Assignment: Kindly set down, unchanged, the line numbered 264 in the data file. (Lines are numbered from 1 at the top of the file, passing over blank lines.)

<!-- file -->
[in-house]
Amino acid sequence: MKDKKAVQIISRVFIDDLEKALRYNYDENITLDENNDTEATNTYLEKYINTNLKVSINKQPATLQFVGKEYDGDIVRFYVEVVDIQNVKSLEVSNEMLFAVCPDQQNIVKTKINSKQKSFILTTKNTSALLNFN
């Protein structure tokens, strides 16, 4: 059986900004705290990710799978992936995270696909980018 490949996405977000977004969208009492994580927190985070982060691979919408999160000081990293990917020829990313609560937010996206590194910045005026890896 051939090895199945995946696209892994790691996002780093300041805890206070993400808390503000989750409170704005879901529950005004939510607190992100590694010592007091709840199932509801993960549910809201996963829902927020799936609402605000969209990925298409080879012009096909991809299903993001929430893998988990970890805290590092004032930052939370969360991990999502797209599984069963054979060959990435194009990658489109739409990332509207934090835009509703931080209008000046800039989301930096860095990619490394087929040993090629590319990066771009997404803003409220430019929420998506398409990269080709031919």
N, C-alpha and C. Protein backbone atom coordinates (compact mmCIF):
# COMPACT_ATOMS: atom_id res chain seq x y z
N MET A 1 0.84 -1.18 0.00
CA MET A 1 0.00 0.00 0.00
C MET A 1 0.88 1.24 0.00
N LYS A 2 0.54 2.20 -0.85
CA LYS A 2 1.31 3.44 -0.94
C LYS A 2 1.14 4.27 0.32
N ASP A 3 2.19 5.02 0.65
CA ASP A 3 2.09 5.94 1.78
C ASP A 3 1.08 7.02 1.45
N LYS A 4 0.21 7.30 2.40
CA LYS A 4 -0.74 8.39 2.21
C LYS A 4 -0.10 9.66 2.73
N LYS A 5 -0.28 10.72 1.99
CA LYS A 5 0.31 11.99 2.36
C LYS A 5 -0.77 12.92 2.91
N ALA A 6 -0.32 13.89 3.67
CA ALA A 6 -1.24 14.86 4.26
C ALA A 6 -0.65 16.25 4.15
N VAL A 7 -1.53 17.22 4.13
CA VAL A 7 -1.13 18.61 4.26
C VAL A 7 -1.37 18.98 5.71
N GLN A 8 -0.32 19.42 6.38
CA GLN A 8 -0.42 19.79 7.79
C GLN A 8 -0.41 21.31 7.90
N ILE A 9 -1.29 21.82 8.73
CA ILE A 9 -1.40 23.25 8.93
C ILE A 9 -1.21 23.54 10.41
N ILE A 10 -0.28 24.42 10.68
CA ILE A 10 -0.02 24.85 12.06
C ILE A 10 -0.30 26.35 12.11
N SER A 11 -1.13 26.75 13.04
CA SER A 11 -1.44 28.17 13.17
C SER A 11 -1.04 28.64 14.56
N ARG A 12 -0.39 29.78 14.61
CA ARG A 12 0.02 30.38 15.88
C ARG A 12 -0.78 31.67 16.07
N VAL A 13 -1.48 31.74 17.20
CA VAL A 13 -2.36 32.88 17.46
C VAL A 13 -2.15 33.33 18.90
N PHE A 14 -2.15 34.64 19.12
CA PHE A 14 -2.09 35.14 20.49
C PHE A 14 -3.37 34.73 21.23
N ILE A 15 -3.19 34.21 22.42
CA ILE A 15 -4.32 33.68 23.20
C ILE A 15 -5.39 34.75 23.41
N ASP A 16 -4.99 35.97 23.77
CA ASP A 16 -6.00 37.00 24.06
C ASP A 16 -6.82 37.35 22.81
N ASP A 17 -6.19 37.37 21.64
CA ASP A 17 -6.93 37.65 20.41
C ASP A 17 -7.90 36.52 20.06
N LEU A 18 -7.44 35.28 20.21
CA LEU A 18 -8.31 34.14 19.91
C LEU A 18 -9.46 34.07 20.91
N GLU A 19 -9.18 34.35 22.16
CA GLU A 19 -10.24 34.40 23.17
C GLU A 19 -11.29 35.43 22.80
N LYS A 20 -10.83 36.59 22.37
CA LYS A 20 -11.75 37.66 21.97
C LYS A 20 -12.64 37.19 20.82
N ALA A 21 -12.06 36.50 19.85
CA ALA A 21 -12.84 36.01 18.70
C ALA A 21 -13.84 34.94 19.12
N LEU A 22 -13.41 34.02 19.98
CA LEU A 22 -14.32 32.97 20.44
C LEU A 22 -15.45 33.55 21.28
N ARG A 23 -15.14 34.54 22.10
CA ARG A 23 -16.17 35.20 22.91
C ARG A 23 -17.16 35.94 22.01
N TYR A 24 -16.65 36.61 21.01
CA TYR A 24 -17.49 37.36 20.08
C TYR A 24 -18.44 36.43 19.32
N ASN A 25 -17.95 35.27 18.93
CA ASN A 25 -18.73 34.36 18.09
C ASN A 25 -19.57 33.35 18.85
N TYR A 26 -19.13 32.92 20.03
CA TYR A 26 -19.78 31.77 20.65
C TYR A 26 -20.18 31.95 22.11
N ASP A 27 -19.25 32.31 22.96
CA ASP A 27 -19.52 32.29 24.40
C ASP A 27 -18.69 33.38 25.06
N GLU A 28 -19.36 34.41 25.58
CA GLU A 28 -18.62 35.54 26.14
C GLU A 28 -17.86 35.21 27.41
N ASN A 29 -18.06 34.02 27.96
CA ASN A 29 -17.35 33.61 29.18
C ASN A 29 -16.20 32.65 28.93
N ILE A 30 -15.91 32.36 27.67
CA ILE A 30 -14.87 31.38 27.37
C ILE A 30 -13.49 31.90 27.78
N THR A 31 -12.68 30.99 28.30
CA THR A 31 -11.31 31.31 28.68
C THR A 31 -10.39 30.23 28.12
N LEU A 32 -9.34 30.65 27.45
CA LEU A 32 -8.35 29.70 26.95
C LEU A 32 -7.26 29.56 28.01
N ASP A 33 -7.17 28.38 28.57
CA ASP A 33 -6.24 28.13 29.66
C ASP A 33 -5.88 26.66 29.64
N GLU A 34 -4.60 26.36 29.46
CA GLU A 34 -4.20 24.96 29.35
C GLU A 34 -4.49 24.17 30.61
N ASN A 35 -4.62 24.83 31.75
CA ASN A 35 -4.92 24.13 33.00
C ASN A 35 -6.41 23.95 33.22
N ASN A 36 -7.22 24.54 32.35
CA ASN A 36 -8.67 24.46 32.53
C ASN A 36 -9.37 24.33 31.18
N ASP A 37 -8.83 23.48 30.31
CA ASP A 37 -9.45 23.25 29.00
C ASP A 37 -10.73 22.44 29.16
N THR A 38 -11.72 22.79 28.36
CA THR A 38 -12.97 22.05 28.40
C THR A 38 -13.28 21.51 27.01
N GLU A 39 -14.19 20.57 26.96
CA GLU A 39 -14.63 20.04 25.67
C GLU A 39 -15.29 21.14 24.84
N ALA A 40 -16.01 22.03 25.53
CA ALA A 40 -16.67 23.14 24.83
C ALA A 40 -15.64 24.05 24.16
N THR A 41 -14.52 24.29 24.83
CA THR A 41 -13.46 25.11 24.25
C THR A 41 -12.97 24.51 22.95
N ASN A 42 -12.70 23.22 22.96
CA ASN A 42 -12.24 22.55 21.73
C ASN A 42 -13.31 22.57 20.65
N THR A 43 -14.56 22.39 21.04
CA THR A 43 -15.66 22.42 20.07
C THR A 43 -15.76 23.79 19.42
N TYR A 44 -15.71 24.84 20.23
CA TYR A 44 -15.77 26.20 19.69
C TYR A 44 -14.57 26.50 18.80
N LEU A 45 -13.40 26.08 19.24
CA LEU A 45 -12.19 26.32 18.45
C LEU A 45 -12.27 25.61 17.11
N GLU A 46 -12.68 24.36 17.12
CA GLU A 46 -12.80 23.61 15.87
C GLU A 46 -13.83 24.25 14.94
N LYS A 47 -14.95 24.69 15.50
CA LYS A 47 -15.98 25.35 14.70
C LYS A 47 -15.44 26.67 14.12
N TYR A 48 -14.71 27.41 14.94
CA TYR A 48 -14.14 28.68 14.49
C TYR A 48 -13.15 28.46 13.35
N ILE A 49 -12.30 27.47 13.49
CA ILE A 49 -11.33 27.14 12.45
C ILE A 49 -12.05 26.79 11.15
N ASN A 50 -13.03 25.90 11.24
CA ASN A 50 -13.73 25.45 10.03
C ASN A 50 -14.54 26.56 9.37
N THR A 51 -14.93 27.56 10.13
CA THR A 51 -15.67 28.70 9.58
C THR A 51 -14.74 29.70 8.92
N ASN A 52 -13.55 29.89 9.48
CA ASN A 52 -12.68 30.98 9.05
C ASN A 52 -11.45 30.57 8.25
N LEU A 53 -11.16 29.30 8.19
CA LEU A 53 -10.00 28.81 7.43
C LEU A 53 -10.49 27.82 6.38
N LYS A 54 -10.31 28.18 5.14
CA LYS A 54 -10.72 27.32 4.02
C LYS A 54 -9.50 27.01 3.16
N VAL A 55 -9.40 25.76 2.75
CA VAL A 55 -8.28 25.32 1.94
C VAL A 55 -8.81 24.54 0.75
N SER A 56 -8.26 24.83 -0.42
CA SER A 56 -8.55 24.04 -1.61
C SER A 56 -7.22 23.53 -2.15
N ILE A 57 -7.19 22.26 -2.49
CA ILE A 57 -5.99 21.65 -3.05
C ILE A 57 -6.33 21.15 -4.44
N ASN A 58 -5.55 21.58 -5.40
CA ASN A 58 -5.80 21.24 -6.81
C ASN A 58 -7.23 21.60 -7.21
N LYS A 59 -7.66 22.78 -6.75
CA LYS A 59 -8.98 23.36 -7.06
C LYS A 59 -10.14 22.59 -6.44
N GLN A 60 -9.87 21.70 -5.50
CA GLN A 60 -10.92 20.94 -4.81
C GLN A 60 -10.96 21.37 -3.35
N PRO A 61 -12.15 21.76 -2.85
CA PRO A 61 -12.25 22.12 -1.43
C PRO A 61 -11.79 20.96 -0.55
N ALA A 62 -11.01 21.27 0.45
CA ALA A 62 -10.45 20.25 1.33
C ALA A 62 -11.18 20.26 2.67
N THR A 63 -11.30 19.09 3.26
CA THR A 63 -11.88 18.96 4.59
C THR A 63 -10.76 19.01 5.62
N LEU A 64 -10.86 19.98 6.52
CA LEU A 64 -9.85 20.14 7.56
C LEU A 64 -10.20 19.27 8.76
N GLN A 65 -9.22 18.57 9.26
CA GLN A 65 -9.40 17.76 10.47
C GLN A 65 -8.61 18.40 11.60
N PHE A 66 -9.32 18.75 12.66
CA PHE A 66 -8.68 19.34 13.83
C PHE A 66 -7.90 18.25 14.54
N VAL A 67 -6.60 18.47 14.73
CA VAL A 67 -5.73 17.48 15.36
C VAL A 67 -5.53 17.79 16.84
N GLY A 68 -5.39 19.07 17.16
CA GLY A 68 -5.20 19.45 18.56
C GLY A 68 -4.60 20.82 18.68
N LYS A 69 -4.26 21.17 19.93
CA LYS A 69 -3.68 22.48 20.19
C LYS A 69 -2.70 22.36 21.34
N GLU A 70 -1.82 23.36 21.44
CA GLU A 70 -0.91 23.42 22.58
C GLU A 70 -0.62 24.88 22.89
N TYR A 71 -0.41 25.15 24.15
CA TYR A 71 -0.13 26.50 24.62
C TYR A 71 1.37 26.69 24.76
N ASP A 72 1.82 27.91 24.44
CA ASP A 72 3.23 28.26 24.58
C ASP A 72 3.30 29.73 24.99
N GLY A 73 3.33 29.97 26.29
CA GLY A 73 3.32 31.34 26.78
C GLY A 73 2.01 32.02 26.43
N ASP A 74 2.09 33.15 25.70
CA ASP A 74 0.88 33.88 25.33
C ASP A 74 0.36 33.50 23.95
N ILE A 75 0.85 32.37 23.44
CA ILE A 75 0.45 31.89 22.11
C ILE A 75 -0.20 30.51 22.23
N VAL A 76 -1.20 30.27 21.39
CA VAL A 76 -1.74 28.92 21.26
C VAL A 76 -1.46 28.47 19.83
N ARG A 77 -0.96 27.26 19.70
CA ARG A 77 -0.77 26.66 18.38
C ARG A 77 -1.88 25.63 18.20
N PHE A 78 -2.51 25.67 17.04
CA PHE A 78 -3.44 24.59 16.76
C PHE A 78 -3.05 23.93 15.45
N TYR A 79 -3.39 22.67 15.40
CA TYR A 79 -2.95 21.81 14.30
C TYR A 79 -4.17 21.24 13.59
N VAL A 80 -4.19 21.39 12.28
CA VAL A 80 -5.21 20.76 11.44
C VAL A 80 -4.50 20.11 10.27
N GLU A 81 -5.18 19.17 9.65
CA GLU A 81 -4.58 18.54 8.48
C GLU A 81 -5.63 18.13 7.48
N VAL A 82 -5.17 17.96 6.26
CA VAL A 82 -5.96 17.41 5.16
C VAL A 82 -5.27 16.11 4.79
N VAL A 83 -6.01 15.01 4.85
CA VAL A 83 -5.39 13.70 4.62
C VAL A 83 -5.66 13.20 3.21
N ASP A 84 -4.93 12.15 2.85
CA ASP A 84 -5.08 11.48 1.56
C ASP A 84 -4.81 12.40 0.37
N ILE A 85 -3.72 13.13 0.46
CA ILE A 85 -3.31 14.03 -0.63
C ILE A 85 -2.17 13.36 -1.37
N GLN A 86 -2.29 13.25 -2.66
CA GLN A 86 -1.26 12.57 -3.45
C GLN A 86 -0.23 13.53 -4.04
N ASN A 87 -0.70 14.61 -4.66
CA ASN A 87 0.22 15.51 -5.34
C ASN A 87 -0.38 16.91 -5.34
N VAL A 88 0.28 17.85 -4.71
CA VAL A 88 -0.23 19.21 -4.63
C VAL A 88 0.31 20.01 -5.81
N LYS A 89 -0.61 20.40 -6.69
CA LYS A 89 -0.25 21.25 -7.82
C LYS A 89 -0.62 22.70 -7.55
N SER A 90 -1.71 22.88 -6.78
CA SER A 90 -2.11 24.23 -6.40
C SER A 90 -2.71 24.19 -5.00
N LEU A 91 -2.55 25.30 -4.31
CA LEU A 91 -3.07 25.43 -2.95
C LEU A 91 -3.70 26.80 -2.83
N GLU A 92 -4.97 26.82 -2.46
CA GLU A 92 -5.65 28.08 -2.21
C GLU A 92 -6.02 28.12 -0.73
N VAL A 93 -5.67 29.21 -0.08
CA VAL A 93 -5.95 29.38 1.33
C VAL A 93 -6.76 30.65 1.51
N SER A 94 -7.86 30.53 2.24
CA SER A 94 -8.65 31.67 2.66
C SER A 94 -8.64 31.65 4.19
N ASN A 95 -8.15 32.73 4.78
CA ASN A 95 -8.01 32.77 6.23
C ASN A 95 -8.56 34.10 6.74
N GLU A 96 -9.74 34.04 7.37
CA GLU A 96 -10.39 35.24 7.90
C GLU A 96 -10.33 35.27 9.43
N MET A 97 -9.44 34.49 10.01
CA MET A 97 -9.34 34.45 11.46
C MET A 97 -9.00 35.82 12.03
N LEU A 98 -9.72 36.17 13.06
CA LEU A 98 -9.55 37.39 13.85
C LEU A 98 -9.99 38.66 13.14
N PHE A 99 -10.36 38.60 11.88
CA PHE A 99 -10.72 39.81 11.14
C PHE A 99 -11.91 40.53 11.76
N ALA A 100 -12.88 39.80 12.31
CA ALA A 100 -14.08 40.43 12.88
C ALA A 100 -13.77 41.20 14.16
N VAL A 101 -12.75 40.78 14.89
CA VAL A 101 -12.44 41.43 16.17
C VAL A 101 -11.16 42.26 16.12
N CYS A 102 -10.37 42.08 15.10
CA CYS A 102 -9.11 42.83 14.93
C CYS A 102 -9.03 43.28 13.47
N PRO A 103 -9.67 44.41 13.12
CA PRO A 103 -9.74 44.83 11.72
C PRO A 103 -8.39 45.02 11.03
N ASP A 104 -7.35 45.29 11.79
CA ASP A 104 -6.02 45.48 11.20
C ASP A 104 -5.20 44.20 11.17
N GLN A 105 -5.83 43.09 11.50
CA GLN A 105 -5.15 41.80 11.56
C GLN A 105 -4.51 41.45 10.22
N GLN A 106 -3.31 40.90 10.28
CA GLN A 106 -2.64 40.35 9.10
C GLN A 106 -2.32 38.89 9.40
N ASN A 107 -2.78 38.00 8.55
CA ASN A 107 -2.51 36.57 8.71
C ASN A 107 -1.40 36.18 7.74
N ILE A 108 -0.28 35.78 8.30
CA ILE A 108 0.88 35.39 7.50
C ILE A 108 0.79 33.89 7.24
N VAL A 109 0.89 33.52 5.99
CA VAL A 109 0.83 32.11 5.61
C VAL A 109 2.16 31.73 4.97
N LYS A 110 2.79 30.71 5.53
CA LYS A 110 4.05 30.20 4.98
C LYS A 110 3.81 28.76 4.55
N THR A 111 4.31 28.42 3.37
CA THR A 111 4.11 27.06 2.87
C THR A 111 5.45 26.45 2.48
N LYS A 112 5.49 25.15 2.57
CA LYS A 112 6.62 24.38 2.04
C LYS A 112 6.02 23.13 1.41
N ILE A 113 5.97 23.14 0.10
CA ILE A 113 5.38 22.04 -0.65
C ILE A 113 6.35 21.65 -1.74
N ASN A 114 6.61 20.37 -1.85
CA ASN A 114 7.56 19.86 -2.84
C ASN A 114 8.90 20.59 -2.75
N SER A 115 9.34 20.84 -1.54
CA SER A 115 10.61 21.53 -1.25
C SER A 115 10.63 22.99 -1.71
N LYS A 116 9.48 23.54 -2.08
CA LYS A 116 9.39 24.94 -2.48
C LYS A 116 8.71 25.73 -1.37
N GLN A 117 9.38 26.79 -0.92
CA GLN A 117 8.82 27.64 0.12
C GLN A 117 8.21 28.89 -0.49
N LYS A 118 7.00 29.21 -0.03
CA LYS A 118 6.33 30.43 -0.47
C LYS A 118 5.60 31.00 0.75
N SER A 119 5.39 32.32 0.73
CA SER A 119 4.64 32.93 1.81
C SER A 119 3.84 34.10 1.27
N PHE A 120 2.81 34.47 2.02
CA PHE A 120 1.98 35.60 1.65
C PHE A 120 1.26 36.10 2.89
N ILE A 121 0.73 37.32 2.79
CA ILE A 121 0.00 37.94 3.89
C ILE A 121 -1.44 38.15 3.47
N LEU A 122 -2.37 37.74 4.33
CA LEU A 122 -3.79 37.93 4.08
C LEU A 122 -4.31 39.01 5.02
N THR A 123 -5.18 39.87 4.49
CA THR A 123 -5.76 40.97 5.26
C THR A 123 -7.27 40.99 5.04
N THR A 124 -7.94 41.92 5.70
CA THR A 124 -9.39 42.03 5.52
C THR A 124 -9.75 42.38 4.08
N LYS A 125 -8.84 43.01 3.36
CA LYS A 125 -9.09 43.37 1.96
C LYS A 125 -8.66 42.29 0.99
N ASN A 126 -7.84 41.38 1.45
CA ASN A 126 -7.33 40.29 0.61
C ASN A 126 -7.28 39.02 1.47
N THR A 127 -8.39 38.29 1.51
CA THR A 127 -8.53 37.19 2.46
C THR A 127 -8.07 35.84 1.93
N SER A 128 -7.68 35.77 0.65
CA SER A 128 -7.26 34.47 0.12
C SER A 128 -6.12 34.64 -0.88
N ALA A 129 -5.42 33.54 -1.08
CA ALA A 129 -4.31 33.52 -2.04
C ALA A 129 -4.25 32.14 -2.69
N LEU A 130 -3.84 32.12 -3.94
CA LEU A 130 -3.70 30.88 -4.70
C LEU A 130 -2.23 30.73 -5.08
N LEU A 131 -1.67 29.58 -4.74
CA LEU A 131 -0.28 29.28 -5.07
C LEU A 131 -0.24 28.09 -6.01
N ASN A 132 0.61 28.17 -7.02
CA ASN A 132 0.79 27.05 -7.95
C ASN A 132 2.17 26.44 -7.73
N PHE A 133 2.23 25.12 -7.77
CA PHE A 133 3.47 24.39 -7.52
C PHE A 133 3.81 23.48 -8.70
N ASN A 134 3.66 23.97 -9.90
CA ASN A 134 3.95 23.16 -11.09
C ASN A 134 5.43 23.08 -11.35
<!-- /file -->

N ASN A 87 -0.70 14.61 -4.66